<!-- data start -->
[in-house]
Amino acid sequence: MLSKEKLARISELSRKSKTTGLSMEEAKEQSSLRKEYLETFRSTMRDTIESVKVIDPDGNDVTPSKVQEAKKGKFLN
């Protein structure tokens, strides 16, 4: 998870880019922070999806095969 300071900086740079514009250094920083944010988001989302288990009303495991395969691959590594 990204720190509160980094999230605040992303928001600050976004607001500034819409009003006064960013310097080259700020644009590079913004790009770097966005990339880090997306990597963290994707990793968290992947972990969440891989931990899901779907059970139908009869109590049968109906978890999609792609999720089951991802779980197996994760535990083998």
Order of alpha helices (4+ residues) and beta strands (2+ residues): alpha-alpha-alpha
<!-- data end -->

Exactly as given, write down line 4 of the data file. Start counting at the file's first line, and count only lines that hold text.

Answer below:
Order of alpha helices (4+ residues) and beta strands (2+ residues): alpha-alpha-alpha